After all, it’s not as if the National Museum lacked the goods. By 1929, a published account of its “objects of religious ceremonials” ran to well over 200 pages. Bronze Buddhas and alabaster Buddhas; ivory, wood, and glass rosaries; a porcelain holy-water foundation; and a bishop’s miter; temple gongs, a Qu’ran stand; prayer rugs; and a wooden demon-queller from Japan filled its storerooms. There were even two wooden scale models of the Church of Jesus Christ of Latter-Day Saints in Salt Lake City, and a bonanza of “Jewish religious ceremonial objects,” too.

Said to be the “largest and most complete, indeed that of the best anywhere,” the nation’s early 20th century holdings of Judaica ranged from ketubot (illustrated marriage contracts) and pewter seder plates to a metal Shield of David badge worn by delegates to the Second Zionist Congress and a “Jewish butcher stamp,” with the Hebrew word kosher written in relief.

Nor could one argue that the Smithsonian’s staff lacked the requisite expertise or intellectual enthusiasm. Curators with Ph.D.s in Semitics, among them Cyrus Adler and I.M. Casanowicz (both men held advanced degrees from Johns Hopkins), were hardly in short supply. What’s more, these two scholars worked assiduously to ensure that the nation’s preeminent museum paid “rigorous historical and scientific” attention to creed and cult.

At one time or another throughout the late 19th and early 20th centuries, the divisions that bore responsibility for collecting ritual objects bore the designation of “Oriental studies,” “biblical antiquities,” “historic archaeology,” “historic religions,” and “Old World archaeology.” Bureaucratic meddling from on high did not mandate these changes so much as new and continuously emerging conceptual schemes about how to frame, understand, and enlarge the intellectual parameters of what constituted religious experience.

For years, it was standard practice for museums to “deal only with the religious practices and ideas of the barbarous nations,” Adler related, “and to treat but sparingly those of the more civilized and cultivated nations of the earth.” Instead, the Smithsonian focused on what it took to be the three foundational religions of Judaism, Christianity, and Islam (“Mohammedanism” was once the preferred designation).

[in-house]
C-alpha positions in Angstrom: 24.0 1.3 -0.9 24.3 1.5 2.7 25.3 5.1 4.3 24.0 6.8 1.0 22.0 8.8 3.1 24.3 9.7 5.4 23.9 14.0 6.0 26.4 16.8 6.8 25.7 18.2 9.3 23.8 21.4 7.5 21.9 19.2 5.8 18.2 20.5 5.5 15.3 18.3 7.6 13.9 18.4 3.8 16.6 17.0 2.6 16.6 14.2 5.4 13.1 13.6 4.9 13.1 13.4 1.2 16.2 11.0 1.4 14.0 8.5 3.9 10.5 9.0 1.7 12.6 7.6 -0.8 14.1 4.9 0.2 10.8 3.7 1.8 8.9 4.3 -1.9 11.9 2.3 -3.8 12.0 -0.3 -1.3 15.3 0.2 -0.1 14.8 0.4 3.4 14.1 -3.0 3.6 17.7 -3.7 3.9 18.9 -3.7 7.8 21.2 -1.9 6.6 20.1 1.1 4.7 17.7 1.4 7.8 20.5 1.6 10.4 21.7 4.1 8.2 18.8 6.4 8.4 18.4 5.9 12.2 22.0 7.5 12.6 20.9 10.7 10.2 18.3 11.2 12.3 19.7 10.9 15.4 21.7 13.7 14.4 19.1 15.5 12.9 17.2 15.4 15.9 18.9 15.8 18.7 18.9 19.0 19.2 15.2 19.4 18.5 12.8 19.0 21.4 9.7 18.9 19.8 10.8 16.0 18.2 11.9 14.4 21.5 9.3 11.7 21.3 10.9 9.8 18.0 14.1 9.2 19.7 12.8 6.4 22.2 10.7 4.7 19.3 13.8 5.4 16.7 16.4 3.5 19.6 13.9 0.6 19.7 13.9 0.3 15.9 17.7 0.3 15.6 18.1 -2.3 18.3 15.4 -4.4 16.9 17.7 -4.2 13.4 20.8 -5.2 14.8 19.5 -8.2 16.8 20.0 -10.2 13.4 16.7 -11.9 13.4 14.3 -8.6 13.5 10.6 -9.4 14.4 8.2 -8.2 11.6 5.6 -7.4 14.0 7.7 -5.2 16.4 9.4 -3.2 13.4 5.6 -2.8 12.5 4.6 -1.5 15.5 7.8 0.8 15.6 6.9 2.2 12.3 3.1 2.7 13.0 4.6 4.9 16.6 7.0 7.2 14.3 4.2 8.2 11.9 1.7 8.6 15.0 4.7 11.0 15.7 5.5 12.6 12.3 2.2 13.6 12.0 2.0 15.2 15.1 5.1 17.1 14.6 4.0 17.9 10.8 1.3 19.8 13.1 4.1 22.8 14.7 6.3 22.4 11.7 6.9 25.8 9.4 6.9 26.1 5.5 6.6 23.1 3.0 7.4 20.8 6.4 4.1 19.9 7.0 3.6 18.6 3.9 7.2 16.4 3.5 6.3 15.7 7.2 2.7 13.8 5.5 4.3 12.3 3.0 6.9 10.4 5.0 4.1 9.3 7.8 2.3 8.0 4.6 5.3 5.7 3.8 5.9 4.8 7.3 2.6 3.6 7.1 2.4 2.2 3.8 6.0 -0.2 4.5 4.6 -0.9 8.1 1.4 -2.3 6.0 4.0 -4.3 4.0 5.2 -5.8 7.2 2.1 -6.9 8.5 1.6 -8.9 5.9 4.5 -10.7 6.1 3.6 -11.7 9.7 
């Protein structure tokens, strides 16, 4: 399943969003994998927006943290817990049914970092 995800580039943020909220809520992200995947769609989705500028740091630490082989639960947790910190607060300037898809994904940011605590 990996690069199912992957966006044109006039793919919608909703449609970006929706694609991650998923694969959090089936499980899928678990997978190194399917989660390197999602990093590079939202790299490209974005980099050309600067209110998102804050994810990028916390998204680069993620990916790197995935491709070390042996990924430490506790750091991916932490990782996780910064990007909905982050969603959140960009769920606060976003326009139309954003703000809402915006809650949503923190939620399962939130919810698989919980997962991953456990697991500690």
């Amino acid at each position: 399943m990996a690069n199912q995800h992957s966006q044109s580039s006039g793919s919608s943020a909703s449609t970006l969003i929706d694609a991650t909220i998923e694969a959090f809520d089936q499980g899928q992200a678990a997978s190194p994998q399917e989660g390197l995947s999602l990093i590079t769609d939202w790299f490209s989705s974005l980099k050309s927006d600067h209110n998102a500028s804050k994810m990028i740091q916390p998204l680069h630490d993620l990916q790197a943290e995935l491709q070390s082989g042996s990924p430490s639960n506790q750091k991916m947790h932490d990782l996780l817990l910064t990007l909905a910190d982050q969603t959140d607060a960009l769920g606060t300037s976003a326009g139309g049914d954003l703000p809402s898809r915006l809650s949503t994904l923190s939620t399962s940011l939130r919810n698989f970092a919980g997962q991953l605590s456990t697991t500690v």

A complex and novel undertaking, its hand was guided by both ambition and taxonomy. The National Museum of American History and other institutions within the orbit of the Smithsonian were determined to take their place alongside other world-class, encyclopedic museums of the Western world. If the Louvre and the British Museum boasted comprehensive holdings of religious artifacts from the ancient world, their American counterpart was sure to follow suit. Scope was strategic: a matter of standing, of establishing the nation’s museological bona fides.

Imposing order and discipline on its varied holdings was just as important. A form of interpretation as well as an organizing principle, creating neat, tidy, and discrete categories of classification kept one religion at arm’s length, boxed off (quite literally), from another. As much a philosophical position as a curatorial one, its emphasis on taxonomy helps explain why the National Museum of American History was so reticent when it came to the American religious experience.

It didn’t fit the mold. Too new, too untried, too porous, too numerous, the American religious scene defied categorization. A blend of tradition and improvisation, its motley ceremonial objects were deemed unworthy of either study or display. More damning still, American religion lacked the supreme pedigree: historicity, the patina of old age.

Funny how things change. It’s those very disqualifications of yesteryear that render “Religion in Early America” a visual delight, a stimulating intellectual encounter as well as a necessary, if belated, corrective.


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Jenna Weissman Joselit, the Charles E. Smith Professor of Judaic Studies & Professor of History at the George Washington University, is currently at work on a biography of Mordecai M. Kaplan.